Saturday, April 16, 2016

How do you grow the economy when 62% of Americans have less than $1,000 in savings?

It's an astonishing statistic: 62% of Americans have less than $1,000 in their savings account. That's according to Senator Bernie Sanders:

Fact-checking this is easy. A search for "Bernie Sanders" and "62%" and "savings account" brings up this article from Market Watch at the top of the search results leading with the following quote:
Americans are starting 2016 with more job security, but most are still theoretically only one paycheck away from the street.
Approximately 63% of Americans have no emergency savings for things such as a $1,000 emergency room visit or a $500 car repair, according to a survey released Wednesday of 1,000 adults by personal finance website, up slightly from 62% last year. Faced with an emergency, they say they would raise the money by reducing spending elsewhere (23%), borrowing from family and/or friends (15%) or using credit cards to bridge the gap (15%).
Now compare the American savings rate with other developed countries:

Notice that our socialist friends across the pond have nearly double the savings rate of our country. Just how do they manage that? Could it be that they've managed to limit the influence of big money in government? I think so.

I saw a video of the rally Bernie Sanders had in New York at Washington Square Park that was held on April 14th. There were at least 27,000 people attending. Streets were filling up long before the start of the rally:

They know that something is very wrong with the economy and that something needs to change. They know who they're up against:

All those tapped out donors to Hilary Clinton's campaign are not out of money. They've hit their legal limit for making direct contributions. While Bernie visited the Vatican (with the assent of the very liberal Pope Francis) just before the election in New York, Hilary attended $2700-a-plate fundraisers with very wealthy donors to get additional funding for her campaign. Trust the Republicans have their own big money donors, too.

Can any billionaire living in the United States say that he or she is proud that 62% of Americans have less than $1,000 in their savings account? Are they proud to say that most people are one financial hit away from being on the streets? If establishment politicians want to keep the status quo, how do they expect to grow the economy when so many people do not have the money to spend to grow it?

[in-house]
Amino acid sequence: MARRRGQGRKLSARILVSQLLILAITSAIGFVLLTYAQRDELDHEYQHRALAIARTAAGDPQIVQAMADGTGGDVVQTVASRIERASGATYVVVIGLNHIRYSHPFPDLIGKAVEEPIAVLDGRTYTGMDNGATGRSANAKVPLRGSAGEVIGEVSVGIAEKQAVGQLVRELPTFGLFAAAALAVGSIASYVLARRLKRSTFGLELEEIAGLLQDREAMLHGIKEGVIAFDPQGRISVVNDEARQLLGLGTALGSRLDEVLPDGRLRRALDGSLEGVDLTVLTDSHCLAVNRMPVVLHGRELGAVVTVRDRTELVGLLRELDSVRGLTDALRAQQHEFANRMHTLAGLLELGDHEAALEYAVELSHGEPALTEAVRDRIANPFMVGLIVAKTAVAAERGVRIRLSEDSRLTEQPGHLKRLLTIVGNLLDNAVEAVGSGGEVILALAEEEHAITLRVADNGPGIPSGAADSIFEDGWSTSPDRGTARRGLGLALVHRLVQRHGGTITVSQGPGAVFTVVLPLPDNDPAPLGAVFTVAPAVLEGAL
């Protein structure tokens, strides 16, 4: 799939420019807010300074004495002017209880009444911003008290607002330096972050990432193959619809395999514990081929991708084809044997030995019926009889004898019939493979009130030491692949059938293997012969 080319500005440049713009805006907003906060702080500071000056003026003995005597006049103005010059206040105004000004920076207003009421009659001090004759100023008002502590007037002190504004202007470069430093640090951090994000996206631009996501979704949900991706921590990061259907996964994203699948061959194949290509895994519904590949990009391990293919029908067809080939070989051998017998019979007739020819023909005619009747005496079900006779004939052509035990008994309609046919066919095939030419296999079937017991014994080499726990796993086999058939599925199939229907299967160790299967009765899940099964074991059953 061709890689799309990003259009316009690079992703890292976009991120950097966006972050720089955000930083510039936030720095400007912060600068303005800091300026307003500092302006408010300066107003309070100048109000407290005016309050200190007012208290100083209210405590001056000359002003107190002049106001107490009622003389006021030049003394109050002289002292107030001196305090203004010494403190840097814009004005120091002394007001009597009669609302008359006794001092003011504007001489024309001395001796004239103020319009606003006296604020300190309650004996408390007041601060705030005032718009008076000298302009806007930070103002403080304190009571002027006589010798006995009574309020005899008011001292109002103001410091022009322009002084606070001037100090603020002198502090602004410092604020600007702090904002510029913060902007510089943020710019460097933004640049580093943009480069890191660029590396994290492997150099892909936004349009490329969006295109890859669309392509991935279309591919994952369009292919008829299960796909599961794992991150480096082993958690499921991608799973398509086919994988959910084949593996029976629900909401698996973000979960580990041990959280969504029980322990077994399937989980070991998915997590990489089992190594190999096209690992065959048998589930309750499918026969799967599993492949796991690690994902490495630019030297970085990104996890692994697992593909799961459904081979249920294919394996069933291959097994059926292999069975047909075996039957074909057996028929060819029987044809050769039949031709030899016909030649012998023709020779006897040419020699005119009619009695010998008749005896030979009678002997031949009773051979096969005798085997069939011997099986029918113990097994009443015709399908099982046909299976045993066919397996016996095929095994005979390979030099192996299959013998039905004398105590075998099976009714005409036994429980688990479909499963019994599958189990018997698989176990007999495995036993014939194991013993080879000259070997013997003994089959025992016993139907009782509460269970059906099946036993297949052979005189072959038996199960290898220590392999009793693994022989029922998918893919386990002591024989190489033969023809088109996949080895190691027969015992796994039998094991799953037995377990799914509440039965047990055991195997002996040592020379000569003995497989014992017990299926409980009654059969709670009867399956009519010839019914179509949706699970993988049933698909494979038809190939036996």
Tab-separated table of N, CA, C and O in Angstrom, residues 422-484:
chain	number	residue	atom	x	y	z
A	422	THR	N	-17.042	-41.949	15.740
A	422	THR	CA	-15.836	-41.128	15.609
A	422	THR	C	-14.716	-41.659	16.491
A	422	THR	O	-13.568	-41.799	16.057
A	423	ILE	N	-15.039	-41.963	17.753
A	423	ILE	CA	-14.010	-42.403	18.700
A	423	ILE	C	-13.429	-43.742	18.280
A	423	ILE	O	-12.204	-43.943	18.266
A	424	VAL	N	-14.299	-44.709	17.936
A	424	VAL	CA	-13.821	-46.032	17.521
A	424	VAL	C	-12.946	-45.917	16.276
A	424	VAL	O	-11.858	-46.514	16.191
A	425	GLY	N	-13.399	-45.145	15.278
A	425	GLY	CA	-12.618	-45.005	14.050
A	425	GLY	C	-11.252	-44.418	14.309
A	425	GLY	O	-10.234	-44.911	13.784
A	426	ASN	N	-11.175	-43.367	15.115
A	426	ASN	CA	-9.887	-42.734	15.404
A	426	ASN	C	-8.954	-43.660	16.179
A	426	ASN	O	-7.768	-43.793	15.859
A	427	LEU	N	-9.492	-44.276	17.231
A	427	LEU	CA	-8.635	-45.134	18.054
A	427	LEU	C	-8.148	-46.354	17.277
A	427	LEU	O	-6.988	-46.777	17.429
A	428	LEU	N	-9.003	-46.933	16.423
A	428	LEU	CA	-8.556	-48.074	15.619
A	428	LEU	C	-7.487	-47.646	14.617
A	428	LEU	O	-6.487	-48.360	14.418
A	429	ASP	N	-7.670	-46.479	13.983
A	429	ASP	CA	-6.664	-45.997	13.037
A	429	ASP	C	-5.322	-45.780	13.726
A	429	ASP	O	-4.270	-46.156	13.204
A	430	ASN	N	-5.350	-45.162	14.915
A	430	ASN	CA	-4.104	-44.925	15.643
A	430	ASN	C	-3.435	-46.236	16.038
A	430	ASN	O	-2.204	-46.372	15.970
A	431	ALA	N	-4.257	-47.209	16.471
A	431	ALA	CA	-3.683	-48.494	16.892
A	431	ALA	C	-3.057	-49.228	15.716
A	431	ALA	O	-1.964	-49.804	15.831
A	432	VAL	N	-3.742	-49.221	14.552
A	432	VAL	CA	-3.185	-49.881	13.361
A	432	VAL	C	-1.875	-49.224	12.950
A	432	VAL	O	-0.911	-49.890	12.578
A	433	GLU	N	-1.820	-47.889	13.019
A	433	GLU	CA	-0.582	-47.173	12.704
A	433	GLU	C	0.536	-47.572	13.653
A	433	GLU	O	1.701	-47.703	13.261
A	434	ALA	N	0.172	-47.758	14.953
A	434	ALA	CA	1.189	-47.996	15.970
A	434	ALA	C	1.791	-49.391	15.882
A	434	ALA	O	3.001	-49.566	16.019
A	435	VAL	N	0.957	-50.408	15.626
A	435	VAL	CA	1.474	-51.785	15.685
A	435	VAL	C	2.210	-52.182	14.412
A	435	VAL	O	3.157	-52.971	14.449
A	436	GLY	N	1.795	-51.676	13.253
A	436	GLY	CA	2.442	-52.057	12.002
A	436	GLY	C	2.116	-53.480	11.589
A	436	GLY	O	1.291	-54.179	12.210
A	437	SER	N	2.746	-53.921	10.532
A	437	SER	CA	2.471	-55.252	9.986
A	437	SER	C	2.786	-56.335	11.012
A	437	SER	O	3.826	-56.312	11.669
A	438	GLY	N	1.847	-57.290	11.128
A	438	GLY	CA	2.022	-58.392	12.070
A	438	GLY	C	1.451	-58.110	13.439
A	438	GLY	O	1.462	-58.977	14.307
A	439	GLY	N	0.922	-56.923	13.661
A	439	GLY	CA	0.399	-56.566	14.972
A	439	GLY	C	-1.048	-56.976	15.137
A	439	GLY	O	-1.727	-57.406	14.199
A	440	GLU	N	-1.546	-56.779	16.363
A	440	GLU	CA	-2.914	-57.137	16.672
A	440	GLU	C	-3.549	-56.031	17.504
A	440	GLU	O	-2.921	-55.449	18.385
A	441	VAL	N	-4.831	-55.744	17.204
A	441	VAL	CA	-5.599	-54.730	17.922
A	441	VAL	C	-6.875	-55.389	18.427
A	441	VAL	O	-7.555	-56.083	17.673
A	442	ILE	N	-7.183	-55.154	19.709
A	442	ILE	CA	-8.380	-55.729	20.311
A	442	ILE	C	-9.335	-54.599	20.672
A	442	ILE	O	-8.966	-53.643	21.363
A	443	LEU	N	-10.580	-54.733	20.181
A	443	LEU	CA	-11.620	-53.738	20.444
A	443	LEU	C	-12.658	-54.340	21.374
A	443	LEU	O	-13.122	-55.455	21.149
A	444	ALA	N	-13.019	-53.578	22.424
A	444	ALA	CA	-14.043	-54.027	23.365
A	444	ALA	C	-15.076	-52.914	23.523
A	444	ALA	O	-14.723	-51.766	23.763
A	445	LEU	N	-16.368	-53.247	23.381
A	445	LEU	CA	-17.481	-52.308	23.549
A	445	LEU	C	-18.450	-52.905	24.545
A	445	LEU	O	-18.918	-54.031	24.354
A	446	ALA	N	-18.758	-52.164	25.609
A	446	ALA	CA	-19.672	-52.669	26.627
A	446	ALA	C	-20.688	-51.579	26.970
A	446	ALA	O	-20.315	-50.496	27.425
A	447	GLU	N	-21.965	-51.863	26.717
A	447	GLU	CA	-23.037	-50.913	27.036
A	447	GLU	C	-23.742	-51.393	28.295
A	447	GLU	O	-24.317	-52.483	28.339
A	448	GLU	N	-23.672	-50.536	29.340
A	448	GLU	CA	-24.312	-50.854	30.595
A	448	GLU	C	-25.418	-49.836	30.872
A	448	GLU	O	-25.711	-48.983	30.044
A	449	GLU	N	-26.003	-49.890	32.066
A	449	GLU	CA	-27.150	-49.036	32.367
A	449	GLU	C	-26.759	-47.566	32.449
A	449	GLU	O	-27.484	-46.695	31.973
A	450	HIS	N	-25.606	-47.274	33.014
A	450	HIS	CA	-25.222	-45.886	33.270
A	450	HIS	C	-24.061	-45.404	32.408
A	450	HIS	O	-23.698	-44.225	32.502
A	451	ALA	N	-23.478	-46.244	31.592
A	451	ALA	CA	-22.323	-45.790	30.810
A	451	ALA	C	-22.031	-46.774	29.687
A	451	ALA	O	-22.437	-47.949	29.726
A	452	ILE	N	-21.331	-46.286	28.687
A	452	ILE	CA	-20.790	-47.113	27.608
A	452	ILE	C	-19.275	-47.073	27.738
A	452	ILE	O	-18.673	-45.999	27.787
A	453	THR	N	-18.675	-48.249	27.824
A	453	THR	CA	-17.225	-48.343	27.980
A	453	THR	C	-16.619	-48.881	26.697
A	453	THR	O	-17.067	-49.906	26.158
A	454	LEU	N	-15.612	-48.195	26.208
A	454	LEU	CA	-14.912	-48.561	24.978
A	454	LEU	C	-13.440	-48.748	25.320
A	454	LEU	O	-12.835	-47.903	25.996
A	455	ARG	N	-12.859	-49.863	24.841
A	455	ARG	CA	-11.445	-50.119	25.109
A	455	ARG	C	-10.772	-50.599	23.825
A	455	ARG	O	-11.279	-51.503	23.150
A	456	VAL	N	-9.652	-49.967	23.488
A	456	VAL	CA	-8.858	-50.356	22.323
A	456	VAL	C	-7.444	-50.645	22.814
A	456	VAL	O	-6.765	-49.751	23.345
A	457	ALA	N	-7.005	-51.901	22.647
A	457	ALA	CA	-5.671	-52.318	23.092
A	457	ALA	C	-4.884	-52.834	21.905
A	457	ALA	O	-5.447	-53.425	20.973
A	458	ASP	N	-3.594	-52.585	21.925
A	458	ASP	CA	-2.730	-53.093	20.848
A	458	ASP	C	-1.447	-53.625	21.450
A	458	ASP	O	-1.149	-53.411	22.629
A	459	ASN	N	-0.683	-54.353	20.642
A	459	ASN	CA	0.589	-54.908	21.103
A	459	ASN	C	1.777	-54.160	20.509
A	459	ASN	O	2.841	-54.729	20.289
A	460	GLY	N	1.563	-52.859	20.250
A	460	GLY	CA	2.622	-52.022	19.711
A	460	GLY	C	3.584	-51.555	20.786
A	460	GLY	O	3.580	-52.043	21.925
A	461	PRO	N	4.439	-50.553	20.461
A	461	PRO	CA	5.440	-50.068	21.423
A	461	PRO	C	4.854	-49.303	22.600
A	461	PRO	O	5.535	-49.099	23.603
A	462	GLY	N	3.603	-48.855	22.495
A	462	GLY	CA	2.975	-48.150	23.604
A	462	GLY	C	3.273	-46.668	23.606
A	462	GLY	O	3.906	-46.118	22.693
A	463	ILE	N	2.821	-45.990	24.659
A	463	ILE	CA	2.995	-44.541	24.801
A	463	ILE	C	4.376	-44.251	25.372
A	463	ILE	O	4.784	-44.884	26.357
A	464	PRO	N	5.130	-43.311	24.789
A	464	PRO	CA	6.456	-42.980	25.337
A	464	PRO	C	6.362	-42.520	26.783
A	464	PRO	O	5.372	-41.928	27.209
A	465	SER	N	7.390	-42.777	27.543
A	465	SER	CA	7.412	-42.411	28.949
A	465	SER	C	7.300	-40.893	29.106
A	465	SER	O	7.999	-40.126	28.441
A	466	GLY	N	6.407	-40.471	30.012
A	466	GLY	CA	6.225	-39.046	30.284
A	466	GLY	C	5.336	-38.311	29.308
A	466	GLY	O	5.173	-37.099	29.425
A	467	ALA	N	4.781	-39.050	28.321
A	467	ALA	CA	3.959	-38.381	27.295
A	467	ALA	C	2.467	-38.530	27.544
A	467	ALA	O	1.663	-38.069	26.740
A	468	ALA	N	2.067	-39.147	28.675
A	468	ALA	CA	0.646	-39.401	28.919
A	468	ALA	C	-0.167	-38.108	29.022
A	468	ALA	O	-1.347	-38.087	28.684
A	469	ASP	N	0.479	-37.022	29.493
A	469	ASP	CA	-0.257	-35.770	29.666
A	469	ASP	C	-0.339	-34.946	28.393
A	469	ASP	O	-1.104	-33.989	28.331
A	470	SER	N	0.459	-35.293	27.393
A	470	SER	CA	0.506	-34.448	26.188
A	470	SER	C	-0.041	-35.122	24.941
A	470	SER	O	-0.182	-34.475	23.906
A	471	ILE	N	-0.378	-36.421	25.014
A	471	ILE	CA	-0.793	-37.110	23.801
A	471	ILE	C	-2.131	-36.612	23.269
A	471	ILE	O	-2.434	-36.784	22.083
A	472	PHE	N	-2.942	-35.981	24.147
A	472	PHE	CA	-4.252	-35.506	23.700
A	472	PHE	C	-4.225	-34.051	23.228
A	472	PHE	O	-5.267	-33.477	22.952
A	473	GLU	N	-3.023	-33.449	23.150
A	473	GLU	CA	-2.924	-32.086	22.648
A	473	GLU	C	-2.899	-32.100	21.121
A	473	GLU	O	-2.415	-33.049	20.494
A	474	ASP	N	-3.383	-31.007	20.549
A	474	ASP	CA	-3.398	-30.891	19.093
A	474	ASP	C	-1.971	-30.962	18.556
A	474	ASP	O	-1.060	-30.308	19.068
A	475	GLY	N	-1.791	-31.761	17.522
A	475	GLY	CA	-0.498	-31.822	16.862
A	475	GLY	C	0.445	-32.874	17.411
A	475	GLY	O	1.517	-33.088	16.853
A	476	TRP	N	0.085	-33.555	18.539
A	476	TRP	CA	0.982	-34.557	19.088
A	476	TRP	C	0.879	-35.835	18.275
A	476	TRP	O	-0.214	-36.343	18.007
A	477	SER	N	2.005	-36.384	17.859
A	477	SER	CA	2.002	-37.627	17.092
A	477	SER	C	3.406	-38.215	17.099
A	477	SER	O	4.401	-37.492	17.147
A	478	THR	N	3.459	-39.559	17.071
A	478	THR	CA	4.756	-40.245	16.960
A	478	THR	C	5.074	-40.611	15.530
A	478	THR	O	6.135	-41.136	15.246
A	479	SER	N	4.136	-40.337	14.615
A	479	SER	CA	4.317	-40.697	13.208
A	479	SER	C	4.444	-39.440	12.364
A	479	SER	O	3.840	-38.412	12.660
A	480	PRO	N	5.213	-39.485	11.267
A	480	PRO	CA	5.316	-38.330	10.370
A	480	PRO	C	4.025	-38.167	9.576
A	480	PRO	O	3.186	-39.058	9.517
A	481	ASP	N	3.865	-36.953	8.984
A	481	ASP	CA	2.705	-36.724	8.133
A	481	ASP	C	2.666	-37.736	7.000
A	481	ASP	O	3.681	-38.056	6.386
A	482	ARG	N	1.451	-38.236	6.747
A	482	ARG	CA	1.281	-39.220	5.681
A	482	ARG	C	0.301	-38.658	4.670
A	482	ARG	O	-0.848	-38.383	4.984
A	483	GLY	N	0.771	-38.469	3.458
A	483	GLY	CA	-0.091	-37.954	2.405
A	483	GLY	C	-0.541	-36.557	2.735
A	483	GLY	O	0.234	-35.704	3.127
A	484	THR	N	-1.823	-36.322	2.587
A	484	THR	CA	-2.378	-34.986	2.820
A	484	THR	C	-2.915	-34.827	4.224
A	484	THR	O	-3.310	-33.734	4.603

That is what this election is about. The wealthy cannot grow the American economy without the rest of us. They need us, but over the last 30 years, have been trying to figure out a way to grow their own wealth without us. There are some who say that wealthy Americans don't need us anymore. Maybe they do, maybe they don't. But if the wealthy truly believe that their fate is not tied to the fate of the 99%, maybe they should move out.

The rest of us want to rebuild our roads, our schools and create a health care system that works for all of us. See those people filling the streets and stadiums? They would gladly pay a bit more in taxes if that meant saving the money they now spend in health insurance premiums with a Medicare For All plan. They would gladly pay a little more in taxes if that meant spending $1 trillion over the next ten years to rebuild our crumbling infrastructure and create 13 million jobs. They would gladly spend a little more at Starbucks and McD's if the minimum wage rose to $15 an hour. They know that when people have more money to spend, they grow the economy.

That is just some of what all those people are showing up at Bernie's rallies for. Bernie has been filling stadiums beyond capacity and has received more than 6.5 million donations to his campaign for his "radical" change program. Some people say that he's a socialist, and that socialism has never worked. Everything that we were told would happen under communism has happened to us under capitalism:

Bernie's detractors have falsely claimed that he's promoting a form of socialism that has failed before, and that will eventually become communism, so why should we try it now? Bernie has described himself as a Democratic Socialist. He's no more socialist than Denmark, Finland or Germany, or even, the United States from 1933 to 1978. Democratic Socialism is what grew the United States into a world economic power. We had a strong middle class up until around 1980 after Ronald Reagan was elected president, and then things went downhill.

We're not asking for elimination of the wealthy or to nationalize their industries as might happen under a socialist or communist government. All we are asking for is to return the middle class to primacy in America. Now is that so radical?
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